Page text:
Friday, November 18, 2011

Shooting the OWS Messenger

Today's dialog is about how the conversation about income inequality started by the Occupy Wall Street protest movement has morphed into a conversation about the shortcomings of the protesters themselves. As is often the case, my dialog is prompted by the writings of my favorite crunchy conservative, Rod Dreher, on his blog at The American Conservative.

After the jump, my dialog with Rod Dreher.

The dialog below might read a little disjointed because it consists of excerpts (lightly edited for clarity) from a larger blog post and comment thread.

  • Me: I read this tweet by Rod Dreher: "#DailyShow on class warfare among #OWS. Priceless. Can't imagine why these people never caught on with US mainstream"

    Coincidentally, that tweet was immediately followed by this tweet by someone else: "POLL: 67% of Americans believe 'the government should do more to reduce the gap between the rich and poor' "

    Maybe "these people" never caught on, but the mainstream does appear to sympathize with their cause. Even Rod seems to, in the rare instances he's not shooting the messenger.

  • Rod Dreher: Mark, seriously? How often do you read this blog? I've been saying for ages now that I agree with the general views of OWS with regard to the imbalance in our society, and the dangerous free rein the financial sector has. Do you not read my posts here, like the one I put up this morning damning the banks and Congress for allowing them to get away with so much?

  • Me: I've been reading it for the two months since the OWS has been active. I don't have a systematic count, but it's my impression that in that time, the number of your words focusing on the issue of income inequality are much less than the number of your words criticizing the protesters. Seriously.

  • Rod Dreher: If you only check in occasionally at this blog, I could see your ignorance of my position. But I even wrote a book in 2006, part of which was criticizing my own conservative side for being blind to the deleterious moral consequences of allowing business and financial interests to accumulate too much power.

  • Me: Good for you. And look how little your own conservative side listened to you and made income inequality an issue in the 2008 and 2010 elections. In the last two months, OWS has done more to highlight this issue than your book and posts have done in five years. But, now, you focus much of your attention on the shortcomings of the protesters instead of taking the spotlight OWS has turned on and using it to rally your conservative side from inside the tent to do something about the issue.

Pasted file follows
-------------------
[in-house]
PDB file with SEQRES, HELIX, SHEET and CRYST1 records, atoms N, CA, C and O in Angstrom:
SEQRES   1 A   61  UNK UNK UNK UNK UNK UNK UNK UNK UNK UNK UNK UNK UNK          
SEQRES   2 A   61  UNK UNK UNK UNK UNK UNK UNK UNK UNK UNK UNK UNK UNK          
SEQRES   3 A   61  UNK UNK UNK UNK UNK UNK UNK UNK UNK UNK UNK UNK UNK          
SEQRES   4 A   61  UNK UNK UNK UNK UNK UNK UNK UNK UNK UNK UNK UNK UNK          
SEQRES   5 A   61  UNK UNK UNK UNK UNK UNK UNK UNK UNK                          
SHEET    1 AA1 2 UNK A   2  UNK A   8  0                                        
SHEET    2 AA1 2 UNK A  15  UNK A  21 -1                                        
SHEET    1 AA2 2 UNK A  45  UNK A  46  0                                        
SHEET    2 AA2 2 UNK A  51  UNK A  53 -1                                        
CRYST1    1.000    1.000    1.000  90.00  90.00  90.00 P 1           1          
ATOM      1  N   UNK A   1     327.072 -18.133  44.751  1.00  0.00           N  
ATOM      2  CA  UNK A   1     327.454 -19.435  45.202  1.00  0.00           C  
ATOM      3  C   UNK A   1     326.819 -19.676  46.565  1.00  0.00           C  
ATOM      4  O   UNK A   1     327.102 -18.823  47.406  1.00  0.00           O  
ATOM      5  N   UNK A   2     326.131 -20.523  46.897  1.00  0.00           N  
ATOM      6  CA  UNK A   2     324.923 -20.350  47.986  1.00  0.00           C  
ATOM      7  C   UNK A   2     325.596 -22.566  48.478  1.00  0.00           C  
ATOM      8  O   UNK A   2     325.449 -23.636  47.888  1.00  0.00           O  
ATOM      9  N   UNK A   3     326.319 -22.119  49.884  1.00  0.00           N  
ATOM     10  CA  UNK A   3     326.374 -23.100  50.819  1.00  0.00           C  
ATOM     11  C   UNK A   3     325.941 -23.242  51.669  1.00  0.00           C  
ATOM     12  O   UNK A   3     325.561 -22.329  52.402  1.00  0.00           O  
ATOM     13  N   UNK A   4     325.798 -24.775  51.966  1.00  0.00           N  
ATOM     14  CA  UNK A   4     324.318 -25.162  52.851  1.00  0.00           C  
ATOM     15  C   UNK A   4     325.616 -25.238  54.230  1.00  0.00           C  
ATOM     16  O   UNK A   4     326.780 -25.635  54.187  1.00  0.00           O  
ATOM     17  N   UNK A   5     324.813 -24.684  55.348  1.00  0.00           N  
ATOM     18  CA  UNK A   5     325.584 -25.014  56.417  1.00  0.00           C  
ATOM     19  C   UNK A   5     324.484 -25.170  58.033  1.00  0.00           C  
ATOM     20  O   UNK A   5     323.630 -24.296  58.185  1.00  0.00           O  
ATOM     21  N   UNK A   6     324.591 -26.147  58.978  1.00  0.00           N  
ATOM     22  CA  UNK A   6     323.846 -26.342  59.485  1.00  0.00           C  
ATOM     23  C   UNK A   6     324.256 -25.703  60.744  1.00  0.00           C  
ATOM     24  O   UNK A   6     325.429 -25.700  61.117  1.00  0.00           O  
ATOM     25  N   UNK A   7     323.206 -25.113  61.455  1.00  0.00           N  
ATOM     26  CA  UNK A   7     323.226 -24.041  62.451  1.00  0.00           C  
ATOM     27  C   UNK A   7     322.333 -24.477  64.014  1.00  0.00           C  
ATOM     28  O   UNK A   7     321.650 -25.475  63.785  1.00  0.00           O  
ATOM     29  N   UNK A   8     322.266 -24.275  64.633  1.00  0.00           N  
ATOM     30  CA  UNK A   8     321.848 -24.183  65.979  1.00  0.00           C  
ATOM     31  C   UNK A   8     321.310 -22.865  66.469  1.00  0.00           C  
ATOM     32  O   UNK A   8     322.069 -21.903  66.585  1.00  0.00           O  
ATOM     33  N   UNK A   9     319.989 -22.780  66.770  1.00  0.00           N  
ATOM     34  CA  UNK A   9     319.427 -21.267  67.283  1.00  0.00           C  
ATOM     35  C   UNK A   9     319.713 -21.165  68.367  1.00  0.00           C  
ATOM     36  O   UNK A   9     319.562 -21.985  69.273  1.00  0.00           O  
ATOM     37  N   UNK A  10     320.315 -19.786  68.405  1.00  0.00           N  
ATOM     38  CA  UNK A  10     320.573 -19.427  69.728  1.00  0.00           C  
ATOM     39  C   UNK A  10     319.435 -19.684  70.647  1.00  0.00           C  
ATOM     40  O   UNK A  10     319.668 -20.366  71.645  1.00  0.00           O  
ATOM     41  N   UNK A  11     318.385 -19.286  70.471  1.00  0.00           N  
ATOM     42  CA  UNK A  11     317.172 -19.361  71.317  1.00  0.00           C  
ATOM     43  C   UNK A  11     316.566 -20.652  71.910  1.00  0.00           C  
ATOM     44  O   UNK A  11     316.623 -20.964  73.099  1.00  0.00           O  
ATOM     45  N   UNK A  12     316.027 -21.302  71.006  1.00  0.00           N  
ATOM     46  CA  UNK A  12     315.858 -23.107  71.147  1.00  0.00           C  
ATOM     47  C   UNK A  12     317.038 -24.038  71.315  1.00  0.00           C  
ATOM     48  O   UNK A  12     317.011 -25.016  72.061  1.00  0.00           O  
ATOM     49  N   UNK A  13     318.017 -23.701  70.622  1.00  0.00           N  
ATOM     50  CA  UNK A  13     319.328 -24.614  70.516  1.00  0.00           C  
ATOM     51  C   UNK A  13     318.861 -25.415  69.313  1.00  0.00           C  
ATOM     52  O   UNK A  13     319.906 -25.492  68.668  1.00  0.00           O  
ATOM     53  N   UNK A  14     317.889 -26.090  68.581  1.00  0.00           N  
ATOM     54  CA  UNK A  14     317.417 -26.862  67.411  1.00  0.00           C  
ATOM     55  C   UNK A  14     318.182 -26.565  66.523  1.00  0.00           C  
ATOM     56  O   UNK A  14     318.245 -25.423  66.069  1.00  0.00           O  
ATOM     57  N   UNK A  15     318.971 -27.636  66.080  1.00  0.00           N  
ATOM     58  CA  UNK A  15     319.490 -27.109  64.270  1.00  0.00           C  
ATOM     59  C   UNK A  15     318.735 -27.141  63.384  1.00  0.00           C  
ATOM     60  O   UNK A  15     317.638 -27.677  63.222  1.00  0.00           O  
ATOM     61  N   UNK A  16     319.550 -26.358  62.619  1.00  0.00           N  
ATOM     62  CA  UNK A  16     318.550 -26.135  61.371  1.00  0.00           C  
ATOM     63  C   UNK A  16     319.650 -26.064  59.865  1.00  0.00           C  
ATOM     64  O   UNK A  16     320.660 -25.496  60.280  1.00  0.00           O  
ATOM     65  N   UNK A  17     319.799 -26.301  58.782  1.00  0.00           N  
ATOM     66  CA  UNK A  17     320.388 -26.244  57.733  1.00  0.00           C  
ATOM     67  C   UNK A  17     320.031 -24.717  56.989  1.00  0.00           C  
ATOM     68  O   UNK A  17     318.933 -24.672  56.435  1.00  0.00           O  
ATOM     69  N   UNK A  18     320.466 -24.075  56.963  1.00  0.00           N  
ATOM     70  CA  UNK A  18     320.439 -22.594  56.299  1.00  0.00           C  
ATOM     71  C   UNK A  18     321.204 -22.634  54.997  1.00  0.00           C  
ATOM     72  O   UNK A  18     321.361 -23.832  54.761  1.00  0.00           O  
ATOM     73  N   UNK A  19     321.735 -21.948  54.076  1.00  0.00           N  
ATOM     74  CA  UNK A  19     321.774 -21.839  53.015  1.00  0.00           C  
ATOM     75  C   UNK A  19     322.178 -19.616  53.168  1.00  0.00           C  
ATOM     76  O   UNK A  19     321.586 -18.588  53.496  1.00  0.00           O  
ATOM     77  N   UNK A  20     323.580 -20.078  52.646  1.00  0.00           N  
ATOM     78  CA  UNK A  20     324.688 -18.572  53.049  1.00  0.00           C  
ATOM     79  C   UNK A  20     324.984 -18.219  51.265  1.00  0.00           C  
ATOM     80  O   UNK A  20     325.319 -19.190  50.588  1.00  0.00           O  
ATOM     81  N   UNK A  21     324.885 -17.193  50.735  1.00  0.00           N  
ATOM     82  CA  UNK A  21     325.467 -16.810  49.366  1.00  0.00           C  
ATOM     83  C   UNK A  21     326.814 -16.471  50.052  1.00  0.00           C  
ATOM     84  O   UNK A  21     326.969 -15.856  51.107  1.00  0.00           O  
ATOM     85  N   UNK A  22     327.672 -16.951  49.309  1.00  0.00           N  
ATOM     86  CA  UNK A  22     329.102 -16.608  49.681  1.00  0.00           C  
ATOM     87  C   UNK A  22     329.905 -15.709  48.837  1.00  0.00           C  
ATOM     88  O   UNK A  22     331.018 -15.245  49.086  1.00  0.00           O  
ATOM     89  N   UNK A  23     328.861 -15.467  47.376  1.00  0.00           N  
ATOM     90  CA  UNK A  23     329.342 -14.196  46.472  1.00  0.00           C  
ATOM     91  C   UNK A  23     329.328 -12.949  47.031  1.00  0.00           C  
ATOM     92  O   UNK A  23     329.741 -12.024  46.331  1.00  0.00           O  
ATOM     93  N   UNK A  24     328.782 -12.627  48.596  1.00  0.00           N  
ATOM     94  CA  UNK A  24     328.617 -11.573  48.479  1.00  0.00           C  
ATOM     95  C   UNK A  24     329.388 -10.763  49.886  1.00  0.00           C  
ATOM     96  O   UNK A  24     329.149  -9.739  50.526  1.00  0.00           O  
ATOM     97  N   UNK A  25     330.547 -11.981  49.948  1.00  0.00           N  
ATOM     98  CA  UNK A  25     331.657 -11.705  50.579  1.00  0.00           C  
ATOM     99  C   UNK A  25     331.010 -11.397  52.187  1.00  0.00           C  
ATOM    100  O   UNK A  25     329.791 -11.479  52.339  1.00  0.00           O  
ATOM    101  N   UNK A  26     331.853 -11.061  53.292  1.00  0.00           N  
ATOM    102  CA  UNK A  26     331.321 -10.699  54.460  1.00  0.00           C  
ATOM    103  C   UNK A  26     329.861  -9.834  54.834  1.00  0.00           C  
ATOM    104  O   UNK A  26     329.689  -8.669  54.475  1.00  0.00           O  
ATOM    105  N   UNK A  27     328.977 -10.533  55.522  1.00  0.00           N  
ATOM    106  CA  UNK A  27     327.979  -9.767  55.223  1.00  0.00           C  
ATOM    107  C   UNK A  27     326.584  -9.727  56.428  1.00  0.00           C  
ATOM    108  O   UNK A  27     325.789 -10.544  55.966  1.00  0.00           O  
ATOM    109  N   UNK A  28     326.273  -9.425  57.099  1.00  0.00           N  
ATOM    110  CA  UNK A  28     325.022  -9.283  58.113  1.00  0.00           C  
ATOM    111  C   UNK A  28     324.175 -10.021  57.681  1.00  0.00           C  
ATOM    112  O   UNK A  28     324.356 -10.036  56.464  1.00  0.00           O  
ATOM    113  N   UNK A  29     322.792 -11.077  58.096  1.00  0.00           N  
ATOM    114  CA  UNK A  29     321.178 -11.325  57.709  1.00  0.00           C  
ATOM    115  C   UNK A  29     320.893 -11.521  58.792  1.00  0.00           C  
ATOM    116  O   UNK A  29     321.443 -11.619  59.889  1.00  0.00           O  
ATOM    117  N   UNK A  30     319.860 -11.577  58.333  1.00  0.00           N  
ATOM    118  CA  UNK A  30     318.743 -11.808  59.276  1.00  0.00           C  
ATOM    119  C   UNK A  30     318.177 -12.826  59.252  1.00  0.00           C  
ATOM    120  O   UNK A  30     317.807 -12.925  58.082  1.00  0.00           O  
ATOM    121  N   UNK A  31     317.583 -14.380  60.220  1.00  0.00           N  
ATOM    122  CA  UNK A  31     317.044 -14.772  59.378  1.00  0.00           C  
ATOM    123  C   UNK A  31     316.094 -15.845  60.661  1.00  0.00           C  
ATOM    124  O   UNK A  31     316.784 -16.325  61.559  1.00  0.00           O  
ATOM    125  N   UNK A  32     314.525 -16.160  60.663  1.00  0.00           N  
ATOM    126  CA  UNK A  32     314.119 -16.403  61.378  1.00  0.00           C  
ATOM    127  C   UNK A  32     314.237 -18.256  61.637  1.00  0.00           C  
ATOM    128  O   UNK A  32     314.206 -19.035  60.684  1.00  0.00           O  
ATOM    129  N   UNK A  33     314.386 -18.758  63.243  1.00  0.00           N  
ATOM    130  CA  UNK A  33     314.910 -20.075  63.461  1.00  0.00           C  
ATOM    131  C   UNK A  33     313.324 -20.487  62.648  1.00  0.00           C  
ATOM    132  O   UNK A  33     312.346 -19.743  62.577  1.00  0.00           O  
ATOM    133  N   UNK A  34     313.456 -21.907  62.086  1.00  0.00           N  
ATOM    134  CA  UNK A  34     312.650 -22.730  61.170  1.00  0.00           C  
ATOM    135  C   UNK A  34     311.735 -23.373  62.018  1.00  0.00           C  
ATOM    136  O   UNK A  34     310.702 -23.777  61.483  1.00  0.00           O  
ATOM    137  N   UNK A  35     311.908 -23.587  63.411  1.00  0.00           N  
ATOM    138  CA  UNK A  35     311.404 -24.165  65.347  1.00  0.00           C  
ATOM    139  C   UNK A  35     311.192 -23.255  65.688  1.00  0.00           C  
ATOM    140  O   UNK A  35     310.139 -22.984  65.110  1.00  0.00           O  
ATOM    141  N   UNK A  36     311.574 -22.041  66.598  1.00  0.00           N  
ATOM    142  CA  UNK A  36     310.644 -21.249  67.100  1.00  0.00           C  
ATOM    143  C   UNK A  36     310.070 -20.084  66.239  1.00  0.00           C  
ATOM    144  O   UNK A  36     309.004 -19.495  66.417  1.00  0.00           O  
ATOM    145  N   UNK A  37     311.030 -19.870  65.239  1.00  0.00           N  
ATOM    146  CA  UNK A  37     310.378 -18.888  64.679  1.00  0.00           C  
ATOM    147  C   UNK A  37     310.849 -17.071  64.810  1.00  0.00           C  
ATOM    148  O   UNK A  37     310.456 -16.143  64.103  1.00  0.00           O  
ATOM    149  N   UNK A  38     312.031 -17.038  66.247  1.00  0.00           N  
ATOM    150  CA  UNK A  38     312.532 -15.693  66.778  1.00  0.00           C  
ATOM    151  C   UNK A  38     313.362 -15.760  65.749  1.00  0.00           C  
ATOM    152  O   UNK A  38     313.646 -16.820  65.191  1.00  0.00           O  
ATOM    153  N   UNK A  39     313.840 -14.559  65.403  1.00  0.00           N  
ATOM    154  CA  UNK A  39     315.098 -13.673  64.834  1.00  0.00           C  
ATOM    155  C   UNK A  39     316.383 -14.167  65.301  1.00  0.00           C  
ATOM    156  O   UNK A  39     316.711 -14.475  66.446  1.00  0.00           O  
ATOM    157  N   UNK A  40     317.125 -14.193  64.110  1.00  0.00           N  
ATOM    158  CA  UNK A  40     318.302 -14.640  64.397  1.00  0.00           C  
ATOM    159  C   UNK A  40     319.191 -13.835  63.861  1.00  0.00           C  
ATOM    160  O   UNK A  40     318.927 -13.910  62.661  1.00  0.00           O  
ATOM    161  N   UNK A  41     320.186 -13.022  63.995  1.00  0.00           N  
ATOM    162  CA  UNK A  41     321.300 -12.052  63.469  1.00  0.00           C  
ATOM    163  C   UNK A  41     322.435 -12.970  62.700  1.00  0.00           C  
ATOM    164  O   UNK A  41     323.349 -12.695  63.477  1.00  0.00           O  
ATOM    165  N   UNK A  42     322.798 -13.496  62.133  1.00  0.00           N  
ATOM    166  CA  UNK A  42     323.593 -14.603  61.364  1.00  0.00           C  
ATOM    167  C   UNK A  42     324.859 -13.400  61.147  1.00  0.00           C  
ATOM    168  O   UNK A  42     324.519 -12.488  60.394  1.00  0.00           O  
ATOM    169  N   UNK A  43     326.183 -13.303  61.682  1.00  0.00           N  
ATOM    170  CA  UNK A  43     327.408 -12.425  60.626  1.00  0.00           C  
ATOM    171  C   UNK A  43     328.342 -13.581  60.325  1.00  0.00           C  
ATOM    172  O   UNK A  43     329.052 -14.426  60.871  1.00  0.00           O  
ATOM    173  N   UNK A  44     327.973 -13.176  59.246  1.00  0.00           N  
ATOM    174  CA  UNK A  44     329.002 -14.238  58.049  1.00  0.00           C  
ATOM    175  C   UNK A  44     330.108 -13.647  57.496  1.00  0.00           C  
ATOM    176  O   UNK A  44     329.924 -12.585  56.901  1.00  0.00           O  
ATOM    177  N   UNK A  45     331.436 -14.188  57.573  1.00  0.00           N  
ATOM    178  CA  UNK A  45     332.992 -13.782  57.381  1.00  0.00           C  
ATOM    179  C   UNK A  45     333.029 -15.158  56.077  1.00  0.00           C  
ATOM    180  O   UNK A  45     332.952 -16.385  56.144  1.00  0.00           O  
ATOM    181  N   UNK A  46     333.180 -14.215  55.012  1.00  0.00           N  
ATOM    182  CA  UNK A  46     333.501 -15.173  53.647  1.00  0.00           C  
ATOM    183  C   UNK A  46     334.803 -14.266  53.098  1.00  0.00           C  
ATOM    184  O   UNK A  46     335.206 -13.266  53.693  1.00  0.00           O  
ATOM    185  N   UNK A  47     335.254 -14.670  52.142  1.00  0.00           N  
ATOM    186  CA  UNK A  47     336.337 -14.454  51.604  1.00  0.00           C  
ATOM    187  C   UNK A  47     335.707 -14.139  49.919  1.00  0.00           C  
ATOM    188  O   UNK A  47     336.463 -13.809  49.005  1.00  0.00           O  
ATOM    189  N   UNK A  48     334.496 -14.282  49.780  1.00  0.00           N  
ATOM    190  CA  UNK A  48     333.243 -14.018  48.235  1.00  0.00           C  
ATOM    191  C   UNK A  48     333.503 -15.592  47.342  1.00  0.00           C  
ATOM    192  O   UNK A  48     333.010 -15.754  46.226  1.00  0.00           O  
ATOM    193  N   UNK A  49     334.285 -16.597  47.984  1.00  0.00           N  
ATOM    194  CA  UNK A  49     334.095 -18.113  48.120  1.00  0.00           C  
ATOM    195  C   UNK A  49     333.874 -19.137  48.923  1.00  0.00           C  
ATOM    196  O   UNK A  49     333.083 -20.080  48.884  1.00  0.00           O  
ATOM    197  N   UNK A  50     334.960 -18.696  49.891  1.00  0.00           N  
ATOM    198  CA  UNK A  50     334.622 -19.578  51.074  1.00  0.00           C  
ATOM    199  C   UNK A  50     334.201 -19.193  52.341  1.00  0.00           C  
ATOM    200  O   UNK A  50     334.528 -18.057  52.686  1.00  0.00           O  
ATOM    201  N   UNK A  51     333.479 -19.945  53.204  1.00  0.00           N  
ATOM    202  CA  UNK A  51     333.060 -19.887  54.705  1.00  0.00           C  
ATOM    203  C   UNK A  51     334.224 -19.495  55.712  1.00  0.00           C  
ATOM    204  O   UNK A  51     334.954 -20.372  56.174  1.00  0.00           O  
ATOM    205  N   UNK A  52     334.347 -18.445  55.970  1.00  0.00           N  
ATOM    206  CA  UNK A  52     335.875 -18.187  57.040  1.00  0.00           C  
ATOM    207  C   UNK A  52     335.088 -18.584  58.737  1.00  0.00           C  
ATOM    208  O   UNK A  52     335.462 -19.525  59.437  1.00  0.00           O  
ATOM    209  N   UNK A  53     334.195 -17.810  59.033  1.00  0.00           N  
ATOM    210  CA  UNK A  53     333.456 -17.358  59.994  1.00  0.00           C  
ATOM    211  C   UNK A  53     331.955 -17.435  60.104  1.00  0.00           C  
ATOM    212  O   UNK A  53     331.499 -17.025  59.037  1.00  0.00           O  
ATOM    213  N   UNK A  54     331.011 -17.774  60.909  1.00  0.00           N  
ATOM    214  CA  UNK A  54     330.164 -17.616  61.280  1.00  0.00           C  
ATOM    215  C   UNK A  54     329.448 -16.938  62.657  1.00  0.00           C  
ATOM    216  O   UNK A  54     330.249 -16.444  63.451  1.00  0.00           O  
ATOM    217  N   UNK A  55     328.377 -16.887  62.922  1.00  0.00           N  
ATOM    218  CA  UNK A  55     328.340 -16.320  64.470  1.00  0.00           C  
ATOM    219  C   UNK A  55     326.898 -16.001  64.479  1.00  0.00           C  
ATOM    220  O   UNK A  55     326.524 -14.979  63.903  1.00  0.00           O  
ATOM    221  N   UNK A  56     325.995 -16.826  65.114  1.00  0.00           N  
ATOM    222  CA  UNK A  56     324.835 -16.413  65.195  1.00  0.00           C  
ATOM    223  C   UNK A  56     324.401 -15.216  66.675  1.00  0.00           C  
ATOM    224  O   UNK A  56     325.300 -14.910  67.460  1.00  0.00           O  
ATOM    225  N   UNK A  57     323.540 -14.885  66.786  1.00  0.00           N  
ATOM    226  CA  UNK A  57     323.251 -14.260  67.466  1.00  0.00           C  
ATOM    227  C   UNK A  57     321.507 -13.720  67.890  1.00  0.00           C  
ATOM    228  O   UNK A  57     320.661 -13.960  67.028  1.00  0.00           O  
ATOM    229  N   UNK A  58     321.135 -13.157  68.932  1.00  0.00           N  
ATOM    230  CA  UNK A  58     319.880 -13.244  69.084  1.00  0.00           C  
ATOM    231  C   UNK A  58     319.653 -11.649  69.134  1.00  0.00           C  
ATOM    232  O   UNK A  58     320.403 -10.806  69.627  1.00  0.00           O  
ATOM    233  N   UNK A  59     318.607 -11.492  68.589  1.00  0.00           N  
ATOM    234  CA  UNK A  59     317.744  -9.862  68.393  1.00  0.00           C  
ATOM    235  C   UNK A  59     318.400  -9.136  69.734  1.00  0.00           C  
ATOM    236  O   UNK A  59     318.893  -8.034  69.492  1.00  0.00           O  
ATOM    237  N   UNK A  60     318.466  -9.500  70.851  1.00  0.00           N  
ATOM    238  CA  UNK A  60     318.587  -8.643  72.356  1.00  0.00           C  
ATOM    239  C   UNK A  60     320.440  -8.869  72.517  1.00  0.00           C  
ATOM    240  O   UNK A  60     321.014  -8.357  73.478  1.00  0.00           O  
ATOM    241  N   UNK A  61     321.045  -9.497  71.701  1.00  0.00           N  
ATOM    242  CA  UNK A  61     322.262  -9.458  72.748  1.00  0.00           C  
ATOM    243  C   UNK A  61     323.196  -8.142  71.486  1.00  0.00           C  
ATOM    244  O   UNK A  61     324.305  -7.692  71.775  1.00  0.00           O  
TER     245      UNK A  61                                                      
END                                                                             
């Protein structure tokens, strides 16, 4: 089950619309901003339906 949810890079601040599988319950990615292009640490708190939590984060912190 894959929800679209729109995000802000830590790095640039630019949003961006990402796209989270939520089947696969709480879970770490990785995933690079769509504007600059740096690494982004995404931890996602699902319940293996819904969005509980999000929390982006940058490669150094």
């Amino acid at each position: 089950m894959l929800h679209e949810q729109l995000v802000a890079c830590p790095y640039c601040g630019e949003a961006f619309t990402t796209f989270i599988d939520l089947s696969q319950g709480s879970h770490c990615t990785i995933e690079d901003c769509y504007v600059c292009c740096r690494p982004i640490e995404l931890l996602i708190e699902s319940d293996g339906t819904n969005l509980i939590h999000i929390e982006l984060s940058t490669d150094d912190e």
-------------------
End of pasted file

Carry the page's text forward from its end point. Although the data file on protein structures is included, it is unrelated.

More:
• Rod Dreher: MarkS, on my blog I tend to focus more on culture and religion, and come at issues from that point of view. I link to foreign policy, political, and economic analyses that I find interesting or compelling. On my previous blog, I wrote a fair amount about the culture of privilege among the bankers that led them to do as they've done. I write about OWS as someone who wishes we had an effective populist movement to rein in and reform Wall Street, but who finds OWS's nature and tactics to be risible. What, I'm supposed to not criticize them because their hearts are in the right place? I feel the same way about the Tea Party, but they haven't been in the news much since this new blog started.

  • Me: Rod Dreher: "I write about OWS as someone who wishes we had an effective populist movement to rein in and reform Wall Street, but who finds OWS's nature and tactics to be risible."

    Ditto. So what? Don't get distracted. OWS is only the messenger. In the past, I've tried to impress on you my impression that you fail to see how similar you are to those you criticize. Here is an example. I comment on your blog as someone who wishes we had an effective populist movement to rein in and reform Wall Street, but who finds your whining about the shortcomings of the OWS to be risible. You can huff and puff and ask, "Seriously?" but you aren't changing my impression. Seriously.

  • Rod Dreher: [Erik said,] "I think the real shame of OWS is the fact that even on an issue where the public is largely sympathetic, the movement has so utterly failed to gain and sustain public sympathy."

    Shhh! Erik, you aren't supposed to say that. America has failed OWS. So have bloggers. It is wrong to ever make fun of them or to point out that they are their own worst enemies.

And so it deteriorates. Like "Erik" I am disappointed that the OWS movement has failed to build on initial public sympathy and has instead squandered it. I am also disappointed that mildly influential pundits like Rod Dreher also squandered a golden opportunity to advance a cause that they claim to have been supporting for five years. Instead, they shoot the OWS messenger.

I'm a big fan of The Daily Show. Jon Stewart knows how to craft and deliver satire. Rod Dreher doesn't. (And neither do I, not that it matters.) Stewart comes across as brilliant. Dreher comes across as repetitive and whiny. Maybe that's why Jon Stewart is the most trusted source for news in America and why Rod Dreher has a blog at The American Conservative. (And why I have a blog no one reads.) Meanwhile, the income gap just continues to grow.

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